This rather forbidding industrial complex near 38th St. and Berrian Blvd. in Astoria, Queens, was the site of several Chinese-run farms between the 1880s and about 1915.
The farms thrived as the Chinese community of New York grew. During the 1870s and 1880s, many Chinese on the West Coast left that region of the country because of the anti-Chinese violence they routinely encountered in small towns and large cities alike. Hundreds of these Chinese settled in New York City, which also became a major destination for the thousands of Chinese immigrants who entered the US in the 1890s and afterwards (often in violation of the 1882 Chinese Exclusion Act).
At this time, and for decades afterwards, most of New York’s heavily male Chinese population worked in laundries and restaurants. Chinese-run eateries in New York served very familiar versions of “Chinese” food, particularly the “chop suey” to which Americans had become addicted, as a Chinese newspaper of the time joked. But Chinese living in New York craved real Chinese food and the fresh vegetables needed to cook it, and a handful of entrepreneurial Chinese immigrants saw opportunity in this widespread desire for a taste of home. In 1883, the New York Times reported that Lum Thik Lup, Wah Lee, and other Chinese men had started farms in the Steinway/Astoria section of Queens in order to satisfy the community demand for Chinese vegetables.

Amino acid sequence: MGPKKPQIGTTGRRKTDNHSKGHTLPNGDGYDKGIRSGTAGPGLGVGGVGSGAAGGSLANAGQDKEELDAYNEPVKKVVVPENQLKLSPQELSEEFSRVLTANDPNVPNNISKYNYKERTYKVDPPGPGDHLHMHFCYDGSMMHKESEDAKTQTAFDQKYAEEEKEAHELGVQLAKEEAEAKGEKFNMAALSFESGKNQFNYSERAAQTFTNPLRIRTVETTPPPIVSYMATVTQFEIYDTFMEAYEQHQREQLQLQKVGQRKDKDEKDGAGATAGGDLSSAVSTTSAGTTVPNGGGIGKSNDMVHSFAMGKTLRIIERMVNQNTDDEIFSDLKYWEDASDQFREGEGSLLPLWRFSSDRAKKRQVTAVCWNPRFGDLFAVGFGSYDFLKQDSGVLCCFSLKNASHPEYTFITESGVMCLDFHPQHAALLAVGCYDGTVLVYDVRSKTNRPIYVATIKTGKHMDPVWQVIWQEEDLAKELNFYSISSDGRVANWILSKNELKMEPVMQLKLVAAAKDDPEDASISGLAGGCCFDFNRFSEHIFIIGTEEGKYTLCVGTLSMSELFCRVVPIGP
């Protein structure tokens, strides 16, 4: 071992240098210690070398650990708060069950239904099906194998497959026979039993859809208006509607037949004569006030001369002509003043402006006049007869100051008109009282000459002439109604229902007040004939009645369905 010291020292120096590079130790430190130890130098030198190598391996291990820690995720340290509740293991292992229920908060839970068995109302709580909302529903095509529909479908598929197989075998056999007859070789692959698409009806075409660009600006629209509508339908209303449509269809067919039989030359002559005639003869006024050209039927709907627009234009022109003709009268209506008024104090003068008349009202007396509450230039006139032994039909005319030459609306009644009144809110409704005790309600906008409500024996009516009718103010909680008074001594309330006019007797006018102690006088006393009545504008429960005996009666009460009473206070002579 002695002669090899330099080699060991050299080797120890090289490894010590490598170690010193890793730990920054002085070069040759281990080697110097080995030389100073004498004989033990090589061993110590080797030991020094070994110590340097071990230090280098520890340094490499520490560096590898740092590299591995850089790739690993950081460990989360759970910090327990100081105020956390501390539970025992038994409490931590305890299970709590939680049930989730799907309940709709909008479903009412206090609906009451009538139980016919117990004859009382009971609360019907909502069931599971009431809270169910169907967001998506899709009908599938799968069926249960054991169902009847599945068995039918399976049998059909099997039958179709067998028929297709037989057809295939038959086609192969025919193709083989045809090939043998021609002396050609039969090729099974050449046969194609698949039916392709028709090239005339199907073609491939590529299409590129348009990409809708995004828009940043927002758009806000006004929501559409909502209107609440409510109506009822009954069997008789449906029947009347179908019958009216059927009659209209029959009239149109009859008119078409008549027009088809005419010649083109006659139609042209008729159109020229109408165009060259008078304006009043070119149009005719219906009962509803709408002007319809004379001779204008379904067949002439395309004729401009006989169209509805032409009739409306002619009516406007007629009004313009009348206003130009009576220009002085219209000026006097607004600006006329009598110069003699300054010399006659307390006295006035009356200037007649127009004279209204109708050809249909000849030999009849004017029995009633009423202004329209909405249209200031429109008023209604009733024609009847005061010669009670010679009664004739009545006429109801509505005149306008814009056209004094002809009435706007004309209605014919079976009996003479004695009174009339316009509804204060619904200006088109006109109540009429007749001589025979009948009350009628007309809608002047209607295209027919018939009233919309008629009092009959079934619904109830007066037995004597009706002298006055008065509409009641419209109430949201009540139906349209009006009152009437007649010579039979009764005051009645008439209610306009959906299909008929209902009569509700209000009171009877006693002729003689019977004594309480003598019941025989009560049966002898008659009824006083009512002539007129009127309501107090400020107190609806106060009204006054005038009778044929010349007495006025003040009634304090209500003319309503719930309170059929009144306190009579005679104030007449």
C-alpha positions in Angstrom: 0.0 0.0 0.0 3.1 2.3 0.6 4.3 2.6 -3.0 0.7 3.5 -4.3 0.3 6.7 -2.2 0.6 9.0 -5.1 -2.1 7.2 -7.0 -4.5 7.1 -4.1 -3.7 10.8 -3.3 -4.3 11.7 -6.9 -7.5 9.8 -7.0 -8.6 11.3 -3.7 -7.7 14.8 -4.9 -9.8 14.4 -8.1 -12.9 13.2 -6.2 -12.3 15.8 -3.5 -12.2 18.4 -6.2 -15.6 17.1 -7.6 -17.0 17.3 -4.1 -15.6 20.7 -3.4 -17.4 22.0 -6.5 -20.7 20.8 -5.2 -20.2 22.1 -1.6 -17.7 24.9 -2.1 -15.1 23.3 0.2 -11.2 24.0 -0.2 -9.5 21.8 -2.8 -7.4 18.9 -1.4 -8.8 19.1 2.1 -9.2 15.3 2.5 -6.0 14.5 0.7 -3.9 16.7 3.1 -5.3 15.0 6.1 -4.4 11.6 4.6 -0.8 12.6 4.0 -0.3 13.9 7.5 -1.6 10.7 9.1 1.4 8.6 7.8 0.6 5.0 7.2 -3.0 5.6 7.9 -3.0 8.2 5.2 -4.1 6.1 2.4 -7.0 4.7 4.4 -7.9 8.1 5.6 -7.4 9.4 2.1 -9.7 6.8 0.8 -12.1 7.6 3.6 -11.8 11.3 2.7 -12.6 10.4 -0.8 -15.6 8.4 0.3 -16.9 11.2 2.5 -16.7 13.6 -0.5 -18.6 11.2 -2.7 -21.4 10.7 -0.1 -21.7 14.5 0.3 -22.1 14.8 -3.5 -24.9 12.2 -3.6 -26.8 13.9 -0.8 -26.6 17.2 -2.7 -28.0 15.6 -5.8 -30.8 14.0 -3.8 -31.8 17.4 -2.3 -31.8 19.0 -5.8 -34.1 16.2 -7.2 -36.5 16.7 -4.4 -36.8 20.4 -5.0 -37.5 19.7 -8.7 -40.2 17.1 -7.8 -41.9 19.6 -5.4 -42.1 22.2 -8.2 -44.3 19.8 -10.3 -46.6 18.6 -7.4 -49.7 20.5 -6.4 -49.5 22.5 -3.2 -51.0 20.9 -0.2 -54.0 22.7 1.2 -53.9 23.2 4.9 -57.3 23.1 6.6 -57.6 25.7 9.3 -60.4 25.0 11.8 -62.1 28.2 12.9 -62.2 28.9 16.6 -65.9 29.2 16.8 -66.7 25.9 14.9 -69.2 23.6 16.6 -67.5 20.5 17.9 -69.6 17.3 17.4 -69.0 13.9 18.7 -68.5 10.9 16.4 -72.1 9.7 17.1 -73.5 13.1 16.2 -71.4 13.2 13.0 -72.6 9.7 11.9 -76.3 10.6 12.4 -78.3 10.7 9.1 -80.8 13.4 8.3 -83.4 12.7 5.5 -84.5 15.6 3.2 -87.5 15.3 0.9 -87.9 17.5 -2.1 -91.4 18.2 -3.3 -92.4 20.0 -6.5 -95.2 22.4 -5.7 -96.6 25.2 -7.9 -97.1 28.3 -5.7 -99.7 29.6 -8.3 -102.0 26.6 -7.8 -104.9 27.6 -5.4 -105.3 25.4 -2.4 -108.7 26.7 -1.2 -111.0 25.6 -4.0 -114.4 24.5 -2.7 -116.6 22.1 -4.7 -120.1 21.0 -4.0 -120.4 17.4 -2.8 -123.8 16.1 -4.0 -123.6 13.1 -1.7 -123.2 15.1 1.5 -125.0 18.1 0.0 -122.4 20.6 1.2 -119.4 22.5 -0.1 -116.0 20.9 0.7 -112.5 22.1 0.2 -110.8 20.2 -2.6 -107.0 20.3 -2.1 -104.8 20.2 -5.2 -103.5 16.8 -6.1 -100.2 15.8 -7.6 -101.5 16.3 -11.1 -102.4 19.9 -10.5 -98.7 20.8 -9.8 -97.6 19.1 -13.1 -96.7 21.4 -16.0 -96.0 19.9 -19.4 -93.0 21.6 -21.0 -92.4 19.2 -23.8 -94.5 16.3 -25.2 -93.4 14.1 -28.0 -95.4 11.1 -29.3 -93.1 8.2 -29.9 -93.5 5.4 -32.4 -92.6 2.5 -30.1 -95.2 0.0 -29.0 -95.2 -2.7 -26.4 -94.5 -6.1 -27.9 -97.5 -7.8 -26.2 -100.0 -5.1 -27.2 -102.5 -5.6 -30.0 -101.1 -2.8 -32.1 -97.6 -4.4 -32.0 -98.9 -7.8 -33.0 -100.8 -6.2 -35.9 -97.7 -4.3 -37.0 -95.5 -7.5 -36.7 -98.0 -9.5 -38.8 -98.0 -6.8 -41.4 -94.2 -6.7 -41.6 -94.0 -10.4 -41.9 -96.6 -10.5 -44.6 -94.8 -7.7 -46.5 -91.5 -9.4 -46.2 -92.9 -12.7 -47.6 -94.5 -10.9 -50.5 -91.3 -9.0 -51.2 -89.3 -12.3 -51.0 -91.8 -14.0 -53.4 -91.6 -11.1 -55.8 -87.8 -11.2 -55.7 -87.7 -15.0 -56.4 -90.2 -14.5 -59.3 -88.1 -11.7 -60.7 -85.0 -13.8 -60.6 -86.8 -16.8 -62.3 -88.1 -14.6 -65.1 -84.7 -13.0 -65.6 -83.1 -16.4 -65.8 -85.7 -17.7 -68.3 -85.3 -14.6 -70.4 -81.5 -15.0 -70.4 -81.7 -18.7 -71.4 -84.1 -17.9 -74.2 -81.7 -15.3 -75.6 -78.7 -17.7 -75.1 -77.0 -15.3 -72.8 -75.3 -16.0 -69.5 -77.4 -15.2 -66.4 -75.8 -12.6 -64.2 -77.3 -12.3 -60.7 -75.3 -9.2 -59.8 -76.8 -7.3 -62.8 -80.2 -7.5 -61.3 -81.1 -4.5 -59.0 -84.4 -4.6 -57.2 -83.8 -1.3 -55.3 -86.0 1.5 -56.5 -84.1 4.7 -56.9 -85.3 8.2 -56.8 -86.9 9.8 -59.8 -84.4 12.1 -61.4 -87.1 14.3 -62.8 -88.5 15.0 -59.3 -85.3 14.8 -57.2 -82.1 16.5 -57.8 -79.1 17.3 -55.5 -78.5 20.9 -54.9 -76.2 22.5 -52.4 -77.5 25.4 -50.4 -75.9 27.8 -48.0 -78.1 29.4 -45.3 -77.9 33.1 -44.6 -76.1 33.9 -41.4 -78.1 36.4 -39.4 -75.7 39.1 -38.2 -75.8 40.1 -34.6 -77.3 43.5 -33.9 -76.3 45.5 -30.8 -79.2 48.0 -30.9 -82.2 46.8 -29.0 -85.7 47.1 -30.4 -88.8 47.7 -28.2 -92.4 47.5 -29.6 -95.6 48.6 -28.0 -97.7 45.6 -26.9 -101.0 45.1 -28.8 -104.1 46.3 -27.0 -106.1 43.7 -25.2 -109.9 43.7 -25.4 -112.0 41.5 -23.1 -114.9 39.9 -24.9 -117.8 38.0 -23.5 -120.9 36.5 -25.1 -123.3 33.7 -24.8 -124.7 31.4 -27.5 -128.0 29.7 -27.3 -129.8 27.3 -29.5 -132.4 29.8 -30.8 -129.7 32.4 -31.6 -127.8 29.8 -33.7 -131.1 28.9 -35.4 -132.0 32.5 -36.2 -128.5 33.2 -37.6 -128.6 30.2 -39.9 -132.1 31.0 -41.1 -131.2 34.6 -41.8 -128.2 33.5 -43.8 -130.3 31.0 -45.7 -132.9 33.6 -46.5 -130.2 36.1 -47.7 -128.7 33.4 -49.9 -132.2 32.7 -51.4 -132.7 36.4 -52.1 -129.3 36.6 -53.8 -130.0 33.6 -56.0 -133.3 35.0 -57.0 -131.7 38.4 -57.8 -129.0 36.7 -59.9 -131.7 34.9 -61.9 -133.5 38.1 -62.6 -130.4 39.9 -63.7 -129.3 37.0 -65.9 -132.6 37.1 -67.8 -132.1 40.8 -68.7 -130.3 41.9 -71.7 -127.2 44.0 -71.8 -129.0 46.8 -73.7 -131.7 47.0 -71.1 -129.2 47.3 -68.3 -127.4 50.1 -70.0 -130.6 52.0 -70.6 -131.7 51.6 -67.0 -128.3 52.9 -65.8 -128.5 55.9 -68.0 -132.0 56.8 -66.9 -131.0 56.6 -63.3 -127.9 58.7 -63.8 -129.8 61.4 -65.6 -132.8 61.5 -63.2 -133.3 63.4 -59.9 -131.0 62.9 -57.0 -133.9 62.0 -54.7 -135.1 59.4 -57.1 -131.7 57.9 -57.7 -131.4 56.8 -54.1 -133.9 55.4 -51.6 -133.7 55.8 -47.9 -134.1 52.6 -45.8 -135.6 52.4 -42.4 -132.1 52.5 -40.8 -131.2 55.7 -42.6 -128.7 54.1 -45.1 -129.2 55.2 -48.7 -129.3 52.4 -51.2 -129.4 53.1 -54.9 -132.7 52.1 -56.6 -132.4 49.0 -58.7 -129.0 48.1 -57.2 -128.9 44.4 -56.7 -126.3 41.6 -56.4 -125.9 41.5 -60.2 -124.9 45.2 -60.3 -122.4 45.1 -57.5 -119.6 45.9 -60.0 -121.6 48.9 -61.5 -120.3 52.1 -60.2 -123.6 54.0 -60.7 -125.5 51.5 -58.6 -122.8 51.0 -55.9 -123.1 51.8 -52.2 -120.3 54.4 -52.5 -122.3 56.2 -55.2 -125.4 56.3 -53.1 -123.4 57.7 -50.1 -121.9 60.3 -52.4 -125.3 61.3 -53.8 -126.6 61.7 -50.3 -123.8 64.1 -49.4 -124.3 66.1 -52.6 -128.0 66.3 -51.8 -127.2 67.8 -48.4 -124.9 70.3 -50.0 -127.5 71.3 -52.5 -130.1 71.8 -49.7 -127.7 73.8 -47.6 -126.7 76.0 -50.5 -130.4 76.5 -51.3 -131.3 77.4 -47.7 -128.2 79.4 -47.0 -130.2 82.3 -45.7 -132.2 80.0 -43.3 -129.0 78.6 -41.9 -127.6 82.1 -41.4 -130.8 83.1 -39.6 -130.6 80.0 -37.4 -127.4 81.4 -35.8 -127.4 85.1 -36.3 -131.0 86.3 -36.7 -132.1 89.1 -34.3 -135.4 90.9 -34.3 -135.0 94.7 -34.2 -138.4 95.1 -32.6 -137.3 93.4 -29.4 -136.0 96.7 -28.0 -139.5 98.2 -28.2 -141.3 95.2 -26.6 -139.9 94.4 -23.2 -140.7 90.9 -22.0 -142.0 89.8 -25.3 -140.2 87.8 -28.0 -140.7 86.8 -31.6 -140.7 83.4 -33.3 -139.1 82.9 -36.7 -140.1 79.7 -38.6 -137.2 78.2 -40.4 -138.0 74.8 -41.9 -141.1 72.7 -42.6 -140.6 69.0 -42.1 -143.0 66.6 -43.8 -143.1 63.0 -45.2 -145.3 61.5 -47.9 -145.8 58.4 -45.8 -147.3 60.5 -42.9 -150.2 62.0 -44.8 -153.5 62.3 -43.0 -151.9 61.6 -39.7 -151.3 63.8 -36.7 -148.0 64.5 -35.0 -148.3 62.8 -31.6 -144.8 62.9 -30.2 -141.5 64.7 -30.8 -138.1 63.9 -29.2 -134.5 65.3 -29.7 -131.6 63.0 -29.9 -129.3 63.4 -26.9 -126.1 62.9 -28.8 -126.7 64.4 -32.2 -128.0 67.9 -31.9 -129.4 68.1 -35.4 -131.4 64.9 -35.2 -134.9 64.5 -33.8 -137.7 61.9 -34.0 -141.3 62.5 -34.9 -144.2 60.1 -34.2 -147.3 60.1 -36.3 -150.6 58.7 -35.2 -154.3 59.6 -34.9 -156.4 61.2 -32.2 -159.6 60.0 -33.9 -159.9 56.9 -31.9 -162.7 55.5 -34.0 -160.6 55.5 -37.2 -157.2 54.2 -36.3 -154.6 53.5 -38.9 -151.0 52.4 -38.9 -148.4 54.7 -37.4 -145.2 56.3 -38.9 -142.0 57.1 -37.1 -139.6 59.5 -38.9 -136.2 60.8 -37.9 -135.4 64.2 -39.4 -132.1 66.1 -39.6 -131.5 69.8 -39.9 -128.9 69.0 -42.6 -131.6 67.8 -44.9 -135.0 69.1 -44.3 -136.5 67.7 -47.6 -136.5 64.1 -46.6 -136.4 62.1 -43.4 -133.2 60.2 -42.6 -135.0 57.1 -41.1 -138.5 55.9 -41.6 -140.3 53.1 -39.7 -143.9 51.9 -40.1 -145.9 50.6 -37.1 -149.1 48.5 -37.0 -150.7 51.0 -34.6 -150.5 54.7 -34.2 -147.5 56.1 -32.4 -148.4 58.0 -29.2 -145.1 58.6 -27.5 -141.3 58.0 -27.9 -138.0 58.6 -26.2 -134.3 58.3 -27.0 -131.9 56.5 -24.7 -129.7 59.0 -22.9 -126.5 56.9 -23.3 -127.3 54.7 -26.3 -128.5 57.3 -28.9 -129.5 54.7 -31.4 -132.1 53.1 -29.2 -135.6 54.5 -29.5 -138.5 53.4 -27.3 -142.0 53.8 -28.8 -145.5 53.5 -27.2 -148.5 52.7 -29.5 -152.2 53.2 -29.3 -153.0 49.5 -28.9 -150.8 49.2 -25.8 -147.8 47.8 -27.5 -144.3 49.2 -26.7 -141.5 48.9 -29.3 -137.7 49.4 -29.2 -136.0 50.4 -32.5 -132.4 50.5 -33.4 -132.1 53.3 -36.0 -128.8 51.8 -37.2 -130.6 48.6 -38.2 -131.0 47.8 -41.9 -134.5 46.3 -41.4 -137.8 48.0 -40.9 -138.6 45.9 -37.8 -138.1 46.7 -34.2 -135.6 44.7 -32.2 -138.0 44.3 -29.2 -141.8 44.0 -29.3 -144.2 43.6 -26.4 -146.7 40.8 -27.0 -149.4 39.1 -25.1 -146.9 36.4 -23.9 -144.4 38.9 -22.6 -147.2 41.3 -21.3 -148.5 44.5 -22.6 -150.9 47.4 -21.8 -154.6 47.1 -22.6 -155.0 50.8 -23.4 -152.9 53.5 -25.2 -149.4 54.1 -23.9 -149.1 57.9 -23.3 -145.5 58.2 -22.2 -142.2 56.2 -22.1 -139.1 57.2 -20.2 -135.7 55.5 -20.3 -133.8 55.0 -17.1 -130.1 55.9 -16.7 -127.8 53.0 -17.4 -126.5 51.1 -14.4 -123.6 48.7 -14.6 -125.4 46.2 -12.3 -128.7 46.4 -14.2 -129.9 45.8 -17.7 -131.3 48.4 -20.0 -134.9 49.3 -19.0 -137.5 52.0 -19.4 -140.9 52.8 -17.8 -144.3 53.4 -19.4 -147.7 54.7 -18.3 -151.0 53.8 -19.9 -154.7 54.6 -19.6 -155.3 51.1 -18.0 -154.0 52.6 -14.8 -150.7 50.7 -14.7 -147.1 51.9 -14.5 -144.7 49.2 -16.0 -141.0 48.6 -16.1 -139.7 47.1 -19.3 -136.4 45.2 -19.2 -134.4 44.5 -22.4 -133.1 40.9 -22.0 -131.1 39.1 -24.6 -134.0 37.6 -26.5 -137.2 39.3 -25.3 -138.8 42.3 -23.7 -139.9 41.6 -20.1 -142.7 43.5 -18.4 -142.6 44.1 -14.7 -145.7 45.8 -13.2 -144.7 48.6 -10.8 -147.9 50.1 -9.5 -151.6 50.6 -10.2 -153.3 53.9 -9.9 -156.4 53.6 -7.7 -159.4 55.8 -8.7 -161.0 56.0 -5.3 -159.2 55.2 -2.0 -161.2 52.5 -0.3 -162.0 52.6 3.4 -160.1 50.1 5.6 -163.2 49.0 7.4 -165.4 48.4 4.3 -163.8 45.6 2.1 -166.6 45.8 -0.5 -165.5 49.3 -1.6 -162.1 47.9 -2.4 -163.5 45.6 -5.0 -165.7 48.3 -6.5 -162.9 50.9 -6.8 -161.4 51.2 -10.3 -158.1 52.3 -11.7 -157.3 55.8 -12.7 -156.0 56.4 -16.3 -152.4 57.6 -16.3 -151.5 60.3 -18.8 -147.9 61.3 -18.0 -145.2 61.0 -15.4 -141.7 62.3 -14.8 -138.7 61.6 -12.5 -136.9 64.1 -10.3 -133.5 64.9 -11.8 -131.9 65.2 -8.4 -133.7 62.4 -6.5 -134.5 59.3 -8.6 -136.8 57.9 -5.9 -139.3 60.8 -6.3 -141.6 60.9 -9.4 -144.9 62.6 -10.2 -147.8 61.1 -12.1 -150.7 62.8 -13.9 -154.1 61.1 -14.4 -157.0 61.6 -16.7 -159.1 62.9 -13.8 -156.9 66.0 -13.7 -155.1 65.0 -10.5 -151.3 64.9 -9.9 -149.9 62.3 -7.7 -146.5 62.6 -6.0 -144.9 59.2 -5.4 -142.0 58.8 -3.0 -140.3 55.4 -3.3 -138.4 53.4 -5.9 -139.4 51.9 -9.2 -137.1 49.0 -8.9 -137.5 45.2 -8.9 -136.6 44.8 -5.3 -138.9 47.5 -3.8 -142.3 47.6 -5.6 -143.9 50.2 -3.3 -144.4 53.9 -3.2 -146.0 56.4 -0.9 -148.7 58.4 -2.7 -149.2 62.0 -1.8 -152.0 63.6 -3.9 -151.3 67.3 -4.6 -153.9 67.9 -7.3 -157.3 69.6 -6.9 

Some workers lived on the rented plots–the 1900 census showed twelve Chinese settled on four adjacent farms off Bowery Bay Road (which no longer exists)–while others commuted to their farm jobs on the ferry that connected the nearby North Beach Amusement Park to Manhattan’s 92nd Street ferry pier. But the 1909 completion of the Queensboro Bridge and the 1917 inauguration of elevated train service to northern Astoria doomed the Chinese farms. The landowners in the area quickly developed their tracts for housing, forcing Chinese tenants to either give up farming or move closer to the city’s northern and eastern edges. Some trickled out to Flushing and to parts of the Bronx, but urban development eventually forced them out of business altogether.
The New York metro area’s Chinese American community grew quickly after World War Two, in large part because “warbride” legislation allowed China-born wives to join their husbands in America. Taking advantage of the renewed demand for Chinese vegetables, a number of Chinese Americans established new farms in New Jersey and Long Island. The most well known, Sang Lee Farms, remains in business today. But with Chinese produce readily available from Asia, Sang Lee now focuses largely on selling its produce at local farmers’ markets.
Sources for this post include the U.S. Census, the New York Times, the New York Public Library digital gallery, and the New York Municipal Archives.